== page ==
I-Team 10 Investigation: Parking bureau problems
Posted at: 07/12/2012 6:08 PM
| Updated at: 07/13/2012 12:26 PM
By: Brett Davidsen | WHEC.com
The city's parking bureau director is under fire after a scathing audit found trouble with collections at city-owned parking garages.
I-Team 10 has obtained a copy of the audit summary, which found that some people were being allowed to park for free while others may not have been getting billed properly by the city.
City Hall is expected to make a formal statement about the situation on Friday.
When city parking bureau employee Damon Finegan was arrested in May and charged with misconduct, it was apparently just the tip of the iceberg.
I-Team 10 has learned the city's Office of Public Integrity has been conducting a sweeping audit of the entire parking bureau operations and has uncovered major issues.
Sue Olley is the director of the parking bureau. City Hall would not confirm her employment status Thursday afternoon.
City Councilwoman Carolee Conklin says, "I think it's fair to say that it definitely has everybody's attention."
Conklin couldn't speak about Olley's status, but did receive a copy of the audit summary. "It's a lack of accounting controls and cash controls and I think that after a year and a half, we should have developed some sounder policies," Conklin says.
That summary focuses specifically on the High Falls parking garage. It found the bureau didn't bill business for validations in a timely manner, gave free parking to city enforcement officers and customer service personnel, and didn't deposit cash collections in a timely manner.
The investigation also uncovered that the bureau lost track of which keycard users had paid their monthly bills. Without proper reconciliation, some of those keycard users could have parked in the garage indefinitely without paying.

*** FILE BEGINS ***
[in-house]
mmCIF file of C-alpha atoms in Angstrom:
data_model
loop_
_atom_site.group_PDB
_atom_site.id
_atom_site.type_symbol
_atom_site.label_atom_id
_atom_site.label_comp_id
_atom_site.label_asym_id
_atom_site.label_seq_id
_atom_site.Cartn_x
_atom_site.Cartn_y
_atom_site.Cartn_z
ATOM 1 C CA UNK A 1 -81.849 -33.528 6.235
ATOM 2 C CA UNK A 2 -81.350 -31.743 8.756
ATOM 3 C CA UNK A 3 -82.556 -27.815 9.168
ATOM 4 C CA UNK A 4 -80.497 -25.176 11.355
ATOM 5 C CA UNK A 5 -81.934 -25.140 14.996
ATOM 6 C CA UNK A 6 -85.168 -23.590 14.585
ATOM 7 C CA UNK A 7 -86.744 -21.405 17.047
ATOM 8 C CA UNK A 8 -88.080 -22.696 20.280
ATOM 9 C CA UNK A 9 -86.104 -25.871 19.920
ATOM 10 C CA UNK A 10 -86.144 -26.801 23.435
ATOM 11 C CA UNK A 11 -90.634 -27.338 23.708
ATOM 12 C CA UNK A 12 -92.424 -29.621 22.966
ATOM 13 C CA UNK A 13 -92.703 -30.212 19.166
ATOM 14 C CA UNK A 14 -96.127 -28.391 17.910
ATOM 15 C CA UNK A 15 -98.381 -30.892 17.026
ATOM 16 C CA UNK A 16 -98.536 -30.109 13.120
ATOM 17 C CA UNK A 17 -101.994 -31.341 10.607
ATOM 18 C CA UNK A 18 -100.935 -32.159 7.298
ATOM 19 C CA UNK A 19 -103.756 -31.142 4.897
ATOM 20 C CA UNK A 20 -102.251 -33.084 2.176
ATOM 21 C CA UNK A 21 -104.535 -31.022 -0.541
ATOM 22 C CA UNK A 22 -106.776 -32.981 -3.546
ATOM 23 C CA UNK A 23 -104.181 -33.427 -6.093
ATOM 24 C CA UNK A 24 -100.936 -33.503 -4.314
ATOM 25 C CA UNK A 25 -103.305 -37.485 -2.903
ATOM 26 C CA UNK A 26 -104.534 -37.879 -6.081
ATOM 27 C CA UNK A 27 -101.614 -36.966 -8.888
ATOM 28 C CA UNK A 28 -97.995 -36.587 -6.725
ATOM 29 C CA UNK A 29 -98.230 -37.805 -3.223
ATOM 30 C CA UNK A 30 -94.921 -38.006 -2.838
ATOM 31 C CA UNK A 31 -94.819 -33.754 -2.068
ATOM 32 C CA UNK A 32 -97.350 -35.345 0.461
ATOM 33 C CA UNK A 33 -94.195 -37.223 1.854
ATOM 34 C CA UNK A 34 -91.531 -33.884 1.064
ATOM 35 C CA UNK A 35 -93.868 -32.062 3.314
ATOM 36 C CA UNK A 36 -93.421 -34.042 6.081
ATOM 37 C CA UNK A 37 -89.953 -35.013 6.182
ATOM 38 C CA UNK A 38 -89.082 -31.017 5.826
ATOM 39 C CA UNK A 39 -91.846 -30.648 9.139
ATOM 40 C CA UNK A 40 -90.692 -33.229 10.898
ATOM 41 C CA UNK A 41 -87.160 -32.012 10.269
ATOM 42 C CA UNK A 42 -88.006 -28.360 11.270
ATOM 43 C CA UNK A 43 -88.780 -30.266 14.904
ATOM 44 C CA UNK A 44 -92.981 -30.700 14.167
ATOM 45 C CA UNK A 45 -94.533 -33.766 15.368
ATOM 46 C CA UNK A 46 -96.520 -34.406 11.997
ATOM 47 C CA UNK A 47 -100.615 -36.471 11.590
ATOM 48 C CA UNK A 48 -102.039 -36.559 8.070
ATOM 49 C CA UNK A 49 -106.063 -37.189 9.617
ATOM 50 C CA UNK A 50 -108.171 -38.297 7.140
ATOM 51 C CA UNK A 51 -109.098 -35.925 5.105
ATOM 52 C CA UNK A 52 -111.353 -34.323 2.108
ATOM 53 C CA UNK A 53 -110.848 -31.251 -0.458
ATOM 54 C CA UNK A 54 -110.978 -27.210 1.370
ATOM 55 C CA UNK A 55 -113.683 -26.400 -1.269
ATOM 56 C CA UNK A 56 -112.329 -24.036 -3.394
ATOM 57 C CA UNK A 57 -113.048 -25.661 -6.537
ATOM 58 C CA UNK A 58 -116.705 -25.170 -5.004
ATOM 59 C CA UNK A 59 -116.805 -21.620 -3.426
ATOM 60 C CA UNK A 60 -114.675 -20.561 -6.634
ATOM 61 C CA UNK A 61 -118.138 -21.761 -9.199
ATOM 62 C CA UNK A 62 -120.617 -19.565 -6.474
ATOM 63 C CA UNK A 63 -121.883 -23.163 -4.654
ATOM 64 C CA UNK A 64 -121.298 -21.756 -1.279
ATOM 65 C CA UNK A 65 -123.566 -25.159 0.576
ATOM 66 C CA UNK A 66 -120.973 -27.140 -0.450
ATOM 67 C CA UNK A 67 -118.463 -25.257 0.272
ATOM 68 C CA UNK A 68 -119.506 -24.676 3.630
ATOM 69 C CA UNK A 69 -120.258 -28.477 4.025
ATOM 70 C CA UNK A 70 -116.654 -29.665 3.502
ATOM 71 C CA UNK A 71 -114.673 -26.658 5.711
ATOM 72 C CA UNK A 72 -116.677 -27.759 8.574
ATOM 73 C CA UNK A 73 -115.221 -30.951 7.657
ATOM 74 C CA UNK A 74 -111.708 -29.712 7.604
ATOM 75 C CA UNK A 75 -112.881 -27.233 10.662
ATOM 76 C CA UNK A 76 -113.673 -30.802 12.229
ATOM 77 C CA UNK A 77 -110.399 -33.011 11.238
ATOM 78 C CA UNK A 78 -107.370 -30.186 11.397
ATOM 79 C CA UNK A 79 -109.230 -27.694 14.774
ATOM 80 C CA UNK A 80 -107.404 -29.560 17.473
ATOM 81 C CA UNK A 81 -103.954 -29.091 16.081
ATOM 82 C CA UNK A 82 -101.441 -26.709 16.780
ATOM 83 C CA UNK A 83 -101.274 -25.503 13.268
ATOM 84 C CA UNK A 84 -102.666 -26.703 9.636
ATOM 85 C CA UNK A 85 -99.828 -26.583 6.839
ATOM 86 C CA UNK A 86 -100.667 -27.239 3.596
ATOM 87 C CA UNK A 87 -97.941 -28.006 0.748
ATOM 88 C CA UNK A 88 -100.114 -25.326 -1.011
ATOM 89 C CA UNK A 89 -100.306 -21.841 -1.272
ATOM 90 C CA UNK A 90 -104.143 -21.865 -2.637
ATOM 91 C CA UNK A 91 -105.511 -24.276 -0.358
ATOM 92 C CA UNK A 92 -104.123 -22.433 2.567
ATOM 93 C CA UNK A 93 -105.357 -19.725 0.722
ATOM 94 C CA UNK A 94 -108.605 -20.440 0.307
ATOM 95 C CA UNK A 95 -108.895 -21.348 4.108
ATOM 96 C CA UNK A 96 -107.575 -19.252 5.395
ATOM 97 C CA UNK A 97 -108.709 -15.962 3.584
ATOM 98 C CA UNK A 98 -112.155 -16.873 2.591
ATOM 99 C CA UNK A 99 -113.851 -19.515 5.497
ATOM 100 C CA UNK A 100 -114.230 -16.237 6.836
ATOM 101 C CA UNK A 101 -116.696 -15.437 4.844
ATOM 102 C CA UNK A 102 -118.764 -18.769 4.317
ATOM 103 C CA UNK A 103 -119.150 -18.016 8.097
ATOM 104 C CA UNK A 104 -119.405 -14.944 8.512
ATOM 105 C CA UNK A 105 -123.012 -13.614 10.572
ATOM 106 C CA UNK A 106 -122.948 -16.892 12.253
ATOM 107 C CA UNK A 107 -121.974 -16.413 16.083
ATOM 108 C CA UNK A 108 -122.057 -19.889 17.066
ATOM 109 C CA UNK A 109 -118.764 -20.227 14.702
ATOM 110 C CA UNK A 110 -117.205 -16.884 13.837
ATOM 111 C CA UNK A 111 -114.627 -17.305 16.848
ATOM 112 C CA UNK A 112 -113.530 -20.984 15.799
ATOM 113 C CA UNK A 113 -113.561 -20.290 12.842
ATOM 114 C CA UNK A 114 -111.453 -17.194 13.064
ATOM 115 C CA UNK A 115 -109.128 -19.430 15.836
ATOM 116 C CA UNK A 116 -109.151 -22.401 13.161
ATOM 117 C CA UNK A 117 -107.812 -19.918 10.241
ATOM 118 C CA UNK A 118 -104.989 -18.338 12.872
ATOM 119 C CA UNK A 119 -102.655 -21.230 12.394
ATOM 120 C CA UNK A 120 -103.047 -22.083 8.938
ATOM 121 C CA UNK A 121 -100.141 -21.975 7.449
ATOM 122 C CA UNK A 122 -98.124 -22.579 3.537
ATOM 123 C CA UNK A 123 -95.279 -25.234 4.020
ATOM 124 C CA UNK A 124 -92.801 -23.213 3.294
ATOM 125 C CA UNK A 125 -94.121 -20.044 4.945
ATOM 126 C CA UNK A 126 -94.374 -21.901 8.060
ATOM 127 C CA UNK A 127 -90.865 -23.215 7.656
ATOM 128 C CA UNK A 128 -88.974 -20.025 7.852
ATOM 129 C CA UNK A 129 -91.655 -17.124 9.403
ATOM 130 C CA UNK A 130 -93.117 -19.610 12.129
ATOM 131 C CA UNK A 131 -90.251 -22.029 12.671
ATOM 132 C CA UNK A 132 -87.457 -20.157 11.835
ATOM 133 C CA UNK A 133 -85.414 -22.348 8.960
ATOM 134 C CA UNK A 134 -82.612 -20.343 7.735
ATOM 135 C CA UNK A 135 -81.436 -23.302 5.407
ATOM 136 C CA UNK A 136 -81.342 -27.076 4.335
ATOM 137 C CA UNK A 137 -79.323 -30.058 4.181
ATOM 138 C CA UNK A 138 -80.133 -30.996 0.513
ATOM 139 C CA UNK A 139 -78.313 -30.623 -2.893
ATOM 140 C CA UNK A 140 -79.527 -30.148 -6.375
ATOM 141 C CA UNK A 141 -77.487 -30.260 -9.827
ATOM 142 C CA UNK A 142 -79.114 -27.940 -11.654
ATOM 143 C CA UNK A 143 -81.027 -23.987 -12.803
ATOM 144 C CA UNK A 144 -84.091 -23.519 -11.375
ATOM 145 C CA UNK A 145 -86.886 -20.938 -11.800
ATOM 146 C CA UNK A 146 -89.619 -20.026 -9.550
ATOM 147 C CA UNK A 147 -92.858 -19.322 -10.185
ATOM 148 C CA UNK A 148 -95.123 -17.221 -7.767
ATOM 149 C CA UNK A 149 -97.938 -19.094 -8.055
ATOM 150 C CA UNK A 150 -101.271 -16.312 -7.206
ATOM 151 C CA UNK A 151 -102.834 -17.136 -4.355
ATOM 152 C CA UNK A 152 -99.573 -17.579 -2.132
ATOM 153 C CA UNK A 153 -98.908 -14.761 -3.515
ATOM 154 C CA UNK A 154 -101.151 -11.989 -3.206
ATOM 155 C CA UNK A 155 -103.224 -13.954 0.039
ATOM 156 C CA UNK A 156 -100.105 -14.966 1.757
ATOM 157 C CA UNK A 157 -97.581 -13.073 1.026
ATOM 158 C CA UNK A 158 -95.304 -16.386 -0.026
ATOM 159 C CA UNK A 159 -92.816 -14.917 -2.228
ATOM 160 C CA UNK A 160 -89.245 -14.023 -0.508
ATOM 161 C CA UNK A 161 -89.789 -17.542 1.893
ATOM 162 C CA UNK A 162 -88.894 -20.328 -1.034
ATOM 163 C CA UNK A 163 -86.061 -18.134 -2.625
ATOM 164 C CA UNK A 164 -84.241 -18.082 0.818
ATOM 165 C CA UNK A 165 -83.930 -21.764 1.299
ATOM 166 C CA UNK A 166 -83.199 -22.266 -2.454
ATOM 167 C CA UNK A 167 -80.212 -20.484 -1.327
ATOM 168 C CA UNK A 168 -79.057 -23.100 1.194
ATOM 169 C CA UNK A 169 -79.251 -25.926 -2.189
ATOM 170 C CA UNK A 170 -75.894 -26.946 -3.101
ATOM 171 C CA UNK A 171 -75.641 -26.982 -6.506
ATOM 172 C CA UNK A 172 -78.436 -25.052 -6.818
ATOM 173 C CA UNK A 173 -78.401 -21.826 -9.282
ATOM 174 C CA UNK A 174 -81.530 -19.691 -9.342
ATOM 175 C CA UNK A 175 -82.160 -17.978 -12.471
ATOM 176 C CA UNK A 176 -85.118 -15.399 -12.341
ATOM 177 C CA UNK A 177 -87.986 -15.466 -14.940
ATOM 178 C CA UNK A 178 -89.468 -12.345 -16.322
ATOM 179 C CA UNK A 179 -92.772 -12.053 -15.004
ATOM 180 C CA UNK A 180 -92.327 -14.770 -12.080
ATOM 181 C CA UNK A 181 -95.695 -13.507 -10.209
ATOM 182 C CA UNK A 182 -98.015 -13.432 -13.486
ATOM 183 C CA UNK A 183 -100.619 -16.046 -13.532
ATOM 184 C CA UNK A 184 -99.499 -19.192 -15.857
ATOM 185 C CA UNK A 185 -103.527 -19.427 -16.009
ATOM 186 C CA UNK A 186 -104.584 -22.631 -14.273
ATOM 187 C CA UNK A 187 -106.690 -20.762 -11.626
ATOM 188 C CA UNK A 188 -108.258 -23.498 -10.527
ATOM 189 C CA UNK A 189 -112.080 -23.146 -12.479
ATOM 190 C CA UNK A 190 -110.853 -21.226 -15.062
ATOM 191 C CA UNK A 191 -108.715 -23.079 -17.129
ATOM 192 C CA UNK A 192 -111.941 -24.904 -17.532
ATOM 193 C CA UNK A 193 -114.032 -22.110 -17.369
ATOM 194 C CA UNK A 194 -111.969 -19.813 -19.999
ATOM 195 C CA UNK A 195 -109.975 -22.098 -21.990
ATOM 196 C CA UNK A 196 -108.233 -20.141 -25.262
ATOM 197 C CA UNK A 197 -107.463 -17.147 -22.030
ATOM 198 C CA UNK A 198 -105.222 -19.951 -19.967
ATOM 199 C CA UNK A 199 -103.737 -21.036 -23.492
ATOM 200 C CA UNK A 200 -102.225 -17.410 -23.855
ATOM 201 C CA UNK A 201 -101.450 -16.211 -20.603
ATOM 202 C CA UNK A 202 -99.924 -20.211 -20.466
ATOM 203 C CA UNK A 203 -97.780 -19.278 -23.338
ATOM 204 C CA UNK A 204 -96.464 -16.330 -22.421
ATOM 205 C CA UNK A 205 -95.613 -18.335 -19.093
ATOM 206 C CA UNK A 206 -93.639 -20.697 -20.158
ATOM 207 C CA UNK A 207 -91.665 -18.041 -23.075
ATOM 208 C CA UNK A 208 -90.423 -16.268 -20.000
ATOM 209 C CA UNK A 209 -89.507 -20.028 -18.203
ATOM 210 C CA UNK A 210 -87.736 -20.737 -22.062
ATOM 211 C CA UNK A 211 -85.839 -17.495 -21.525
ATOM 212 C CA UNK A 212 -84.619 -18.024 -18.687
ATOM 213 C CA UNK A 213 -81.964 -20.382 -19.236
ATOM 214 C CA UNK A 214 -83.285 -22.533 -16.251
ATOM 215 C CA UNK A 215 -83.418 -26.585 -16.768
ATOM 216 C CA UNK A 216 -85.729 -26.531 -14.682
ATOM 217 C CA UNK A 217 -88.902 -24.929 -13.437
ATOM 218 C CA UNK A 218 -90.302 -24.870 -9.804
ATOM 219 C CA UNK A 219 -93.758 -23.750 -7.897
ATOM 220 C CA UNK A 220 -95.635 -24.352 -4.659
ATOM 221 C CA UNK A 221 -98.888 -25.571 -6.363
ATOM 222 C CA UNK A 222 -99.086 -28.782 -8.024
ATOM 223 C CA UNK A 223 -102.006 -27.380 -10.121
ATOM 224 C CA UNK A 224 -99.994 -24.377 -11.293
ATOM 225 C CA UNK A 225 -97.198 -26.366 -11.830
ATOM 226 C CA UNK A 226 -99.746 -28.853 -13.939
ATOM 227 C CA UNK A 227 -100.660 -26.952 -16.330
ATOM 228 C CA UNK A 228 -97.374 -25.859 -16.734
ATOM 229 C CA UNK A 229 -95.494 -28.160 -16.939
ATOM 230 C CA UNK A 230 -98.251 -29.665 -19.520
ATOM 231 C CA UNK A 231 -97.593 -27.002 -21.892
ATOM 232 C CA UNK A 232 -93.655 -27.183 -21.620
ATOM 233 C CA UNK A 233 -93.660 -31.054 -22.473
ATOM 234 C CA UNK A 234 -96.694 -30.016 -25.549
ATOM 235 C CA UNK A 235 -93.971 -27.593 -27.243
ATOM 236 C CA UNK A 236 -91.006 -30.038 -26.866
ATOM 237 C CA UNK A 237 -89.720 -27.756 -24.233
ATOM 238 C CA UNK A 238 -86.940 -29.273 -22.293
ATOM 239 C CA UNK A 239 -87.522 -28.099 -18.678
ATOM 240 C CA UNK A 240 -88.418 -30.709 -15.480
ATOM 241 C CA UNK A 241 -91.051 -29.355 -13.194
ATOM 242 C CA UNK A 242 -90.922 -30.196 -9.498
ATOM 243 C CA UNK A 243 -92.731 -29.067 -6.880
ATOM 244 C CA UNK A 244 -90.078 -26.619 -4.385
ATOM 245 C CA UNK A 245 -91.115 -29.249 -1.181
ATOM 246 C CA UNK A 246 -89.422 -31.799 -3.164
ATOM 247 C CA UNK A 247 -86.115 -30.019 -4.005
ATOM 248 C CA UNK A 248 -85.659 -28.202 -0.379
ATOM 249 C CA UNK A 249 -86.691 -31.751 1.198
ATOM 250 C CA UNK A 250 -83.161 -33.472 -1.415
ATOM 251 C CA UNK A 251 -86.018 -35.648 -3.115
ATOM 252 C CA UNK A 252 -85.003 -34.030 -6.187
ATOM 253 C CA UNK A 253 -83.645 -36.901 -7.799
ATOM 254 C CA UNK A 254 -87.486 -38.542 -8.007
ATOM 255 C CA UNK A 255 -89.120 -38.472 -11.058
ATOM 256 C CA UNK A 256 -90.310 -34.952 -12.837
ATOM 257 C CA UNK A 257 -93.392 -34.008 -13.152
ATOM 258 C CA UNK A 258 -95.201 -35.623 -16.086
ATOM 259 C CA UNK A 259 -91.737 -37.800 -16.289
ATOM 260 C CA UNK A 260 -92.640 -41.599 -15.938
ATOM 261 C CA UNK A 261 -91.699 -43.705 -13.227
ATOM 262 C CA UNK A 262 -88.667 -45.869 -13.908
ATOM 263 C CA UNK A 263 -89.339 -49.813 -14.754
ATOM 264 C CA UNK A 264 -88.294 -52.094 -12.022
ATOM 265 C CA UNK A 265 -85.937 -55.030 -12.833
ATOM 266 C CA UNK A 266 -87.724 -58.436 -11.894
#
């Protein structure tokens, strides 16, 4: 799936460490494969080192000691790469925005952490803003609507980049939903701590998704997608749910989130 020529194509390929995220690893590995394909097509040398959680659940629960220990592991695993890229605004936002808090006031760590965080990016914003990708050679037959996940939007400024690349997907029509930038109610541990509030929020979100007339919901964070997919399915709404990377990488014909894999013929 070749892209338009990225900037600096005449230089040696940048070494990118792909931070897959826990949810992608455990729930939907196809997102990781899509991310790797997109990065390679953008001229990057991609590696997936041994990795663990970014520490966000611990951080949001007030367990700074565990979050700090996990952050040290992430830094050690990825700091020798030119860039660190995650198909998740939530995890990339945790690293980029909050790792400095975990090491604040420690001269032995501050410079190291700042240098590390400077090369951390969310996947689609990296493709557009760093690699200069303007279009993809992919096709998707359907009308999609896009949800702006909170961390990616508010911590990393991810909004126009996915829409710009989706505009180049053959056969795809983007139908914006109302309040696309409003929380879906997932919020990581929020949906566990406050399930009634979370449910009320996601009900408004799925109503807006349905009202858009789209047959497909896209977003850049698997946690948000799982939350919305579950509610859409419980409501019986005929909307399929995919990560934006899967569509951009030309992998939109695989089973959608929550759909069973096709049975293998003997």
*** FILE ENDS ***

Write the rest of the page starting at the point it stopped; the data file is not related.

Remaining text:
All of that is just one of seven city-owned garages.
Olley was brought in by former Mayor Bob Duffy in 2009 to handle to consolidation of the bureau of parking, which brought the parking lots and garages, meter collections and ticket enforcement under one roof. Olley also led the efforts to bring in pay stations to replace the old single-space meters.
I-Team 10 checked into Olley's past and discovered that just before relocating to Rochester, she held the same position in West Palm Beach, Florida. She left though, shortly after an audit there found problems with cash collections asset protection and record keeping.
I-Team 10 was unable to reach Olley for comment.
What the audit has thus far been unable to determine is how much money the city may have failed to collect in parking fees.
"I think it's important that OPI continue on with their assessment of the other city garages and see if we have an overall problem or one that's very localized to High Falls," Councilwoman Conklin says.
All of this isn't the end of it. I-Team 10 has learned the audit is also delving into vendor contracts as well as possible instances of ticket fixing within the parking bureau.
All of this comes just after the mayor pressed City Council to approve increases in parking garage rates as part of his annual budget.
Attached to the audit summary is a two-page letter from Olley's boss. He chalked up the keycard issues to an ongoing software problem the bureau was having. As they shifted their focus on clearing that up, he says the validation billings fell behind. He says those are now done on a monthly basis.